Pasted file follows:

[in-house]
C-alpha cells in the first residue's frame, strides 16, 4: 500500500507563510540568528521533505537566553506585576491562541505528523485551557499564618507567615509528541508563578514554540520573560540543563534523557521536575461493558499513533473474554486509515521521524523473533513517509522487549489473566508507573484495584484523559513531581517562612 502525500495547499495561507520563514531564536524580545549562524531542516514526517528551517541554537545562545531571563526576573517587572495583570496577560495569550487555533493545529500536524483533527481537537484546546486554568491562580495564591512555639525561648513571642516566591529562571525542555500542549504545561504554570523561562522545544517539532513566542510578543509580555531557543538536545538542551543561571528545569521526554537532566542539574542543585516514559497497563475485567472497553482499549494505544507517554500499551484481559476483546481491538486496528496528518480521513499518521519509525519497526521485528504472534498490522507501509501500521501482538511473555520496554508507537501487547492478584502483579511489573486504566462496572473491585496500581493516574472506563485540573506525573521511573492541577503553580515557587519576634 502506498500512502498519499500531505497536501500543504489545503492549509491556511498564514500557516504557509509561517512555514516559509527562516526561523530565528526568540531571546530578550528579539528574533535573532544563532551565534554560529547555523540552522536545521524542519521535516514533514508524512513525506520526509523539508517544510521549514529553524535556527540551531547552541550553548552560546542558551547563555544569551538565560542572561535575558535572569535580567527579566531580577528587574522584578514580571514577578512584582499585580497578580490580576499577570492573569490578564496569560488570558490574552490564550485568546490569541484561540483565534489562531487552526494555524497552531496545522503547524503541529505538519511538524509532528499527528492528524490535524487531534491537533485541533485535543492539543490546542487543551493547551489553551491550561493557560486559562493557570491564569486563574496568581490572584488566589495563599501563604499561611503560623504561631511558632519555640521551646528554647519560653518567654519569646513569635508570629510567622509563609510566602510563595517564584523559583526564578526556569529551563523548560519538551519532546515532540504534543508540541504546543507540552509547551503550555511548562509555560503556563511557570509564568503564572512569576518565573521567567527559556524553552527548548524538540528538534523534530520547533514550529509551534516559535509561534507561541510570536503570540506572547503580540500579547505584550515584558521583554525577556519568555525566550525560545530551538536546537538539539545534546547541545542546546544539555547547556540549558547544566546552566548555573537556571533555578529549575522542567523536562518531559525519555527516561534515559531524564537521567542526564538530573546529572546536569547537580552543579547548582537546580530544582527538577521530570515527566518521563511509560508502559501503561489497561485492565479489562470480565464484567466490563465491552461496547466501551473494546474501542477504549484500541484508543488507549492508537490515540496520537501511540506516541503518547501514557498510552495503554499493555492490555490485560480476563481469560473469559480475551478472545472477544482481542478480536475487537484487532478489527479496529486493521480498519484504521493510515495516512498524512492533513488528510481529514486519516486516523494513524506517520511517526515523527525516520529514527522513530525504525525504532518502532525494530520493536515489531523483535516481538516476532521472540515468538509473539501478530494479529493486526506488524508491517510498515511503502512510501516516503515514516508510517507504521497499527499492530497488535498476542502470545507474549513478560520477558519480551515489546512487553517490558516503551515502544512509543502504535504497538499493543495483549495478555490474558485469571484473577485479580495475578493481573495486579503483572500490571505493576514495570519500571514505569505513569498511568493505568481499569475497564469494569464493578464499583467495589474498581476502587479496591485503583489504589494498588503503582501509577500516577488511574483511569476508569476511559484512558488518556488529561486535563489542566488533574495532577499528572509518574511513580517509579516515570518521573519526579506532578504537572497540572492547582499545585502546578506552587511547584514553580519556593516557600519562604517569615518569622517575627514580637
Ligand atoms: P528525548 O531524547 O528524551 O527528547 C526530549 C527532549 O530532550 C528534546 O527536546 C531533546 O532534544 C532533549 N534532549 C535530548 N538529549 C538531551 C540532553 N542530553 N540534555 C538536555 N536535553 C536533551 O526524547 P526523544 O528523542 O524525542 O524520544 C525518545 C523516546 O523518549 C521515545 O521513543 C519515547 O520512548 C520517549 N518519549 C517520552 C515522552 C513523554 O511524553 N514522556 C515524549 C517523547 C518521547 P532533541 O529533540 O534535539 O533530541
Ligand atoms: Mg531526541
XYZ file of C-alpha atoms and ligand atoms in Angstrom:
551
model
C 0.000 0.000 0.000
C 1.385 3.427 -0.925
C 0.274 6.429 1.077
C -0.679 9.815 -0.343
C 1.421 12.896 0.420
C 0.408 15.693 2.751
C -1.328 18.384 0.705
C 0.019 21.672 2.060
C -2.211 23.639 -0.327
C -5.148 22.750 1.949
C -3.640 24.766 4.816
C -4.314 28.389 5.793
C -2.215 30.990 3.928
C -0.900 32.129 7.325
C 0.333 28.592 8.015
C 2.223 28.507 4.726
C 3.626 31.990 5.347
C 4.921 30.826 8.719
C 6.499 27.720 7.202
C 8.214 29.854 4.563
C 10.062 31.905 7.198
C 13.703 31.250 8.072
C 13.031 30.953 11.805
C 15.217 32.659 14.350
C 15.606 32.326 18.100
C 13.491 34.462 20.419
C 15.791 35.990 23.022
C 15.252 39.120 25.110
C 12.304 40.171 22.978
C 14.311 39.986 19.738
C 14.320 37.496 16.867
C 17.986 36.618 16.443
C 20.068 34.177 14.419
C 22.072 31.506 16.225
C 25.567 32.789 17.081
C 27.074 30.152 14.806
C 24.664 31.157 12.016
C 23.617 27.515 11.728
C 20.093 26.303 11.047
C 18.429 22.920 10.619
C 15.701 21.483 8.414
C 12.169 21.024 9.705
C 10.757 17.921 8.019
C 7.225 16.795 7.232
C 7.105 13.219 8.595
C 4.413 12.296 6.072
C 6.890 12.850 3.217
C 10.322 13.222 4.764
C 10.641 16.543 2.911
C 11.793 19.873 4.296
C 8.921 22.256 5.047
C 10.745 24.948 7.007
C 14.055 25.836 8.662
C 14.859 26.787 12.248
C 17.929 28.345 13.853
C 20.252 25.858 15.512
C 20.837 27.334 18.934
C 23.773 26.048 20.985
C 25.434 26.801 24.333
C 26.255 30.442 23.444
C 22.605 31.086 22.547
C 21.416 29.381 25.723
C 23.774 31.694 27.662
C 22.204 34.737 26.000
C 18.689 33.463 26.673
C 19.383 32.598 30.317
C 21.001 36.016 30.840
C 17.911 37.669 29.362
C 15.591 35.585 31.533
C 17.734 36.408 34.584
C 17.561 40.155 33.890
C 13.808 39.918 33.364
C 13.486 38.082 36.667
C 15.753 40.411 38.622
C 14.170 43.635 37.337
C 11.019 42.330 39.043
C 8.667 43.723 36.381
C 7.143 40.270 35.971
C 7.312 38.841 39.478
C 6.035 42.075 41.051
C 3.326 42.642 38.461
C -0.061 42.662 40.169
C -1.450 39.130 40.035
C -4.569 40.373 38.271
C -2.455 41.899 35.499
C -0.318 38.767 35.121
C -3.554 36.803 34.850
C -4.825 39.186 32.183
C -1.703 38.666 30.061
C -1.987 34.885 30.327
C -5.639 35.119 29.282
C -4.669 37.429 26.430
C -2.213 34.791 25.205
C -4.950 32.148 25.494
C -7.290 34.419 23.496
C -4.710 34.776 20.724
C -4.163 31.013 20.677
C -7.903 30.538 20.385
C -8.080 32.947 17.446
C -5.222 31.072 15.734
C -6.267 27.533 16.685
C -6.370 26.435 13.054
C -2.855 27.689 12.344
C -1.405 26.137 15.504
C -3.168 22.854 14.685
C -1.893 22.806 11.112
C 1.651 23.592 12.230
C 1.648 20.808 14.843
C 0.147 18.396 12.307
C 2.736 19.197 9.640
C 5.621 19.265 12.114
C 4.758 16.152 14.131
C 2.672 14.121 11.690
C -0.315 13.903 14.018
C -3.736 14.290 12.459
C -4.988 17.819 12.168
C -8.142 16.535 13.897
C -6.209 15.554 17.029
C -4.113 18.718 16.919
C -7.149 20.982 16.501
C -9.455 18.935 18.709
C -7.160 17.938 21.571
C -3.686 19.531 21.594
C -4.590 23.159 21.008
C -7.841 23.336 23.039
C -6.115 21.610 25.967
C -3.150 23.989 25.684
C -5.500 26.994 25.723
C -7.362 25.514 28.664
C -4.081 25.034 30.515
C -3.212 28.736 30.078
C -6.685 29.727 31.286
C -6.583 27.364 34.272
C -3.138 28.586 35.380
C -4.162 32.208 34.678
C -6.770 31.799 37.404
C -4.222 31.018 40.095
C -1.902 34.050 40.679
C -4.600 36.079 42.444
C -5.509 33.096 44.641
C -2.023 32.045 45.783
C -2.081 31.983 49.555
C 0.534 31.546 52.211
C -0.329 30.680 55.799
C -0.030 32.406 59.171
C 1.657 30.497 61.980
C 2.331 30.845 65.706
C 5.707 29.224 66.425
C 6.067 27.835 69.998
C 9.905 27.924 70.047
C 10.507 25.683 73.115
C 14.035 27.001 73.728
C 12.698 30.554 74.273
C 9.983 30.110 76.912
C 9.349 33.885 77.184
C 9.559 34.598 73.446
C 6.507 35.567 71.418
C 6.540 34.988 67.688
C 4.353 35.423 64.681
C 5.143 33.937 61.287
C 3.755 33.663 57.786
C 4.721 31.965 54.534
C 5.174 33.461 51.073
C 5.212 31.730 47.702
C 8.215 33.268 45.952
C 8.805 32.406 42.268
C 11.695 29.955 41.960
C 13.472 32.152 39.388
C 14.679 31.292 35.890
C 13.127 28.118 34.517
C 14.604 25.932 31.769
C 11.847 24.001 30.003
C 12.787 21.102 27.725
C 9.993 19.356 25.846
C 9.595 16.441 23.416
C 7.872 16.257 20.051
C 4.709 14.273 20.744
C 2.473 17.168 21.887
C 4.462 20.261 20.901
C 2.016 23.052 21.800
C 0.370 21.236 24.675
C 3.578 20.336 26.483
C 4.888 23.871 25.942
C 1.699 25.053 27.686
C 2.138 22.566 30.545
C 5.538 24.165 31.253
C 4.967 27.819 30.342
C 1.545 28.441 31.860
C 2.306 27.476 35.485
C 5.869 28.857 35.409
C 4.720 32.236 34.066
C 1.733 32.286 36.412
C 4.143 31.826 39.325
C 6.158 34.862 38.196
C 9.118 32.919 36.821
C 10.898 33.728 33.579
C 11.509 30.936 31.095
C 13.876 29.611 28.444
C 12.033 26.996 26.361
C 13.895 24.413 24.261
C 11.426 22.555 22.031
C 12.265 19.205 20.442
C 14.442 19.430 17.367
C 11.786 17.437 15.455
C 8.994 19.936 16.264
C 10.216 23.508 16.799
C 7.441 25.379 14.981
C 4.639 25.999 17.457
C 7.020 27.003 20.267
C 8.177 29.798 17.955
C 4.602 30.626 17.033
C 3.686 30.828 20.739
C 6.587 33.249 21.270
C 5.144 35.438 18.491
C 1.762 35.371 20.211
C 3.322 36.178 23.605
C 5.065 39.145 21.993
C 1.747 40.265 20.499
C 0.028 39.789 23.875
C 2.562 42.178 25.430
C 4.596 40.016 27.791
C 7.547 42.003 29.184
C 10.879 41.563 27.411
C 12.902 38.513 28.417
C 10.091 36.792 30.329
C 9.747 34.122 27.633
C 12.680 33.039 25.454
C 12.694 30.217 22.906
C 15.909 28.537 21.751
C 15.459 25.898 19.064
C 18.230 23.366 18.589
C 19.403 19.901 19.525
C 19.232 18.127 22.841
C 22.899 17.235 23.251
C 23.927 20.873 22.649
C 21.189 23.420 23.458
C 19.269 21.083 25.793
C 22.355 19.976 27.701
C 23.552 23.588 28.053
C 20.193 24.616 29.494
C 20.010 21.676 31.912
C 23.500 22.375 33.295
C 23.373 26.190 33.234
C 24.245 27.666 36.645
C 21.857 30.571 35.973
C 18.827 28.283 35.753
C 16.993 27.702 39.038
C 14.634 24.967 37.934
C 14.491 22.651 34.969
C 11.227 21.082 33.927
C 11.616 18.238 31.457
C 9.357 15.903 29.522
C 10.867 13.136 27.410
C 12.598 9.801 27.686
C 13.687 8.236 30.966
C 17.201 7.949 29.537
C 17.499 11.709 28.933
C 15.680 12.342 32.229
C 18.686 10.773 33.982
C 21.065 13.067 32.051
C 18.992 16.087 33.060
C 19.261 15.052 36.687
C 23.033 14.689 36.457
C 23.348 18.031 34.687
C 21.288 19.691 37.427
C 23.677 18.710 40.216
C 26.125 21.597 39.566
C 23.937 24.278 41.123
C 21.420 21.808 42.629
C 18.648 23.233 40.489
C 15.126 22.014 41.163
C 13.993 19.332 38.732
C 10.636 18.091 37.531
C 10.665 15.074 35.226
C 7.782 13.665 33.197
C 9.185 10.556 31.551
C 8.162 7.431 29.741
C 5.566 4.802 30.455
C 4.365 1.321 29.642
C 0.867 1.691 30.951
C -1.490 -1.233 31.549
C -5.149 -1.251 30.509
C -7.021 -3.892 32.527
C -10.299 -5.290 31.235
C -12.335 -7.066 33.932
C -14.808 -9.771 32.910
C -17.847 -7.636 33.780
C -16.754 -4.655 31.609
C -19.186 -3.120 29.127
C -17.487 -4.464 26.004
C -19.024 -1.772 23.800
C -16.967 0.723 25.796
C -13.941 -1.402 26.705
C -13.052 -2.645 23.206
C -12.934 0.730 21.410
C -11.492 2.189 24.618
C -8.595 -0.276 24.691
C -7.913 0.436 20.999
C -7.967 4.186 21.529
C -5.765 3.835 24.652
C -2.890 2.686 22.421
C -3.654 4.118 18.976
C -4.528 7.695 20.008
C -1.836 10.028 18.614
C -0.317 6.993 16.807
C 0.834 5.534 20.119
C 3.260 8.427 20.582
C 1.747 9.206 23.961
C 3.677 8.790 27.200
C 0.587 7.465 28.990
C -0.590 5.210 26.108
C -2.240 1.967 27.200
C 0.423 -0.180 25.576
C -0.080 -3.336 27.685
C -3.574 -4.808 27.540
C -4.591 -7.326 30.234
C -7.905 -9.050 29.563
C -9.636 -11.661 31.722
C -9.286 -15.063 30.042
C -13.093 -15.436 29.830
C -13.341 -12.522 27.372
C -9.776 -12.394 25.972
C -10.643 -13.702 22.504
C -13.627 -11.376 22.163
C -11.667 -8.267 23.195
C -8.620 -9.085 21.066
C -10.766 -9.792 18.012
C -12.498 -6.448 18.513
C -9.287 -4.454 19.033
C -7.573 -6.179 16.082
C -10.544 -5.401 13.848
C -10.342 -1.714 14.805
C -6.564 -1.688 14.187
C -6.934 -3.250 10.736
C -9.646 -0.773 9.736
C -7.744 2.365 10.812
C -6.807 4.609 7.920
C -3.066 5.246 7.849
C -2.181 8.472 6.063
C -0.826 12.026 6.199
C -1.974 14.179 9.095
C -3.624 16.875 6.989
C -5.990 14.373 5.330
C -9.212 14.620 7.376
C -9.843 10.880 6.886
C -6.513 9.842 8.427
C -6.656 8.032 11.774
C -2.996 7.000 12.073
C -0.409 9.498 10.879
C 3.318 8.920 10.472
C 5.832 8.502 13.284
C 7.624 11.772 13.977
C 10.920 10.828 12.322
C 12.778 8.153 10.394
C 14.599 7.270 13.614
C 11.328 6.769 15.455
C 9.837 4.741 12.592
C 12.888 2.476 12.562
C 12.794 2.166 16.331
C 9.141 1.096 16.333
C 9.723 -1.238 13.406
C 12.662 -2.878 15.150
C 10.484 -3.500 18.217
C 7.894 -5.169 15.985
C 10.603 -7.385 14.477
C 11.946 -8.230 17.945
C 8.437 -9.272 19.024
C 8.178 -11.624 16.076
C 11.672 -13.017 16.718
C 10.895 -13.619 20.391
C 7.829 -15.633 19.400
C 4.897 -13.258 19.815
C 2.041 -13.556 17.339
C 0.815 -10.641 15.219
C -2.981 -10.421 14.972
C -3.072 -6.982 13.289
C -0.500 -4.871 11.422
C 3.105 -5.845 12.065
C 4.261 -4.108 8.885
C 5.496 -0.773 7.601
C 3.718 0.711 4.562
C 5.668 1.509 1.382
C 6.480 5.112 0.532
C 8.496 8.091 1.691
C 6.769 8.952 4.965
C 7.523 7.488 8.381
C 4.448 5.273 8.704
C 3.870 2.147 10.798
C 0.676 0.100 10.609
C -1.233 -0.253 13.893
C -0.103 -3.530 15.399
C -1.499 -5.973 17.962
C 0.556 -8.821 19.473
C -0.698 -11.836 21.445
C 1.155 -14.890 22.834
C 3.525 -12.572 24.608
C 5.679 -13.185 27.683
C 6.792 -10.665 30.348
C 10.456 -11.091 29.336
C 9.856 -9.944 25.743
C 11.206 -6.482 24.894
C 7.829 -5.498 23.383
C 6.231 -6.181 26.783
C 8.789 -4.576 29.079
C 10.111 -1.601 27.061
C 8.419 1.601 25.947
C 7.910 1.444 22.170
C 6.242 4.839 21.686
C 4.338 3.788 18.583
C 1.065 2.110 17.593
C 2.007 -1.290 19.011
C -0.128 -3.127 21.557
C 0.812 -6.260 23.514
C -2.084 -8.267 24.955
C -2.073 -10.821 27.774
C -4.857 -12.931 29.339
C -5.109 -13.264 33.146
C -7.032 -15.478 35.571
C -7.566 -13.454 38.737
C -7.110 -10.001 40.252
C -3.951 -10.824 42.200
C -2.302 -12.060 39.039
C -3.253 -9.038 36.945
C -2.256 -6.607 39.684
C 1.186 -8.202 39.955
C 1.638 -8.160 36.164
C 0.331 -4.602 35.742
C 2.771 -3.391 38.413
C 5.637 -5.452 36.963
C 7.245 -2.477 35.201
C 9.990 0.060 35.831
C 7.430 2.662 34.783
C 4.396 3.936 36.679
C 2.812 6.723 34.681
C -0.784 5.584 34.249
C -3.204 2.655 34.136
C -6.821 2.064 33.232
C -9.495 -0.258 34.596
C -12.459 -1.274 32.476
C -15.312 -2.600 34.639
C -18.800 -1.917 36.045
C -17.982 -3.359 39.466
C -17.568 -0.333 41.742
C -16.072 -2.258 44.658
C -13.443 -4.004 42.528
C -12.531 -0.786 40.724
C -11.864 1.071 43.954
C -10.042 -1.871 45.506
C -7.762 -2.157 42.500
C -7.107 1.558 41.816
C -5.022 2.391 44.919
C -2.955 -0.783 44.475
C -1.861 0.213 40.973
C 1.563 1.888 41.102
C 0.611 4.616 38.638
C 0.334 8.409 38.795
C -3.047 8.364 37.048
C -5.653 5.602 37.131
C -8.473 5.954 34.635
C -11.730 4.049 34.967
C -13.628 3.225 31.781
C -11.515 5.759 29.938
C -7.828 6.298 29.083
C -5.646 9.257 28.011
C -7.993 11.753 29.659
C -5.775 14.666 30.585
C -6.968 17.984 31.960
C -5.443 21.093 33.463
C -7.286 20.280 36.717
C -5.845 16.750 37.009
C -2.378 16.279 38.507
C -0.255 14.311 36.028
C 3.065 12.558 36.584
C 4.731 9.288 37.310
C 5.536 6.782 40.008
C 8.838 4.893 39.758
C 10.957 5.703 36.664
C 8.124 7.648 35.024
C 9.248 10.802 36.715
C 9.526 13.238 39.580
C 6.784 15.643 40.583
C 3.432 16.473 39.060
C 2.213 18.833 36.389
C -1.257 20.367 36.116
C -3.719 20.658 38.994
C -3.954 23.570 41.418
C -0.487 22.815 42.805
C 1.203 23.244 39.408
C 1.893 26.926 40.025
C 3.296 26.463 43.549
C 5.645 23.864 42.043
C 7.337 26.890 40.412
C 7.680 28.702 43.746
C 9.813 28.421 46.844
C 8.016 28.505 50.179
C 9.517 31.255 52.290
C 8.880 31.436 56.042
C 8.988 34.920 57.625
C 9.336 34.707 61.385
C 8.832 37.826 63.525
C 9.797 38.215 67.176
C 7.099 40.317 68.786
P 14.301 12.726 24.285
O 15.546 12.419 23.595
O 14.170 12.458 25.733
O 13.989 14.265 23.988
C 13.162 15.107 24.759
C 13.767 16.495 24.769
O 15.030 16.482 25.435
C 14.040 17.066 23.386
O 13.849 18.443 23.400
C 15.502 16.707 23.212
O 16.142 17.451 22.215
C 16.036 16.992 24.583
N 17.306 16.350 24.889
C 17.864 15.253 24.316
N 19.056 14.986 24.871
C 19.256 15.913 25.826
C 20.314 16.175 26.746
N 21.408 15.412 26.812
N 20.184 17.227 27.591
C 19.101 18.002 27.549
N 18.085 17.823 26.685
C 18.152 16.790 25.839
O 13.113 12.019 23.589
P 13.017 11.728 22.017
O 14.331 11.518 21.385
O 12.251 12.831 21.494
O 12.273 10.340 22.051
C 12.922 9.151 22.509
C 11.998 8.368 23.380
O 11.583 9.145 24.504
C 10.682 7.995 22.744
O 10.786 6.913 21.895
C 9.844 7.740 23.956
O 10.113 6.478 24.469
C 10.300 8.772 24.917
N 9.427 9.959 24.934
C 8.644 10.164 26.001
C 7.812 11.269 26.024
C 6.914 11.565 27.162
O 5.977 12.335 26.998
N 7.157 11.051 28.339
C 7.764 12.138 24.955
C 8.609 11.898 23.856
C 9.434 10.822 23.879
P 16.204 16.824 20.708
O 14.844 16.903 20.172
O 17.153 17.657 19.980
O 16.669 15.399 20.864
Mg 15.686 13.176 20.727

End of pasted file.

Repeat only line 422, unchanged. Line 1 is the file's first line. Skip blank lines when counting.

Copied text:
C -2.073 -10.821 27.774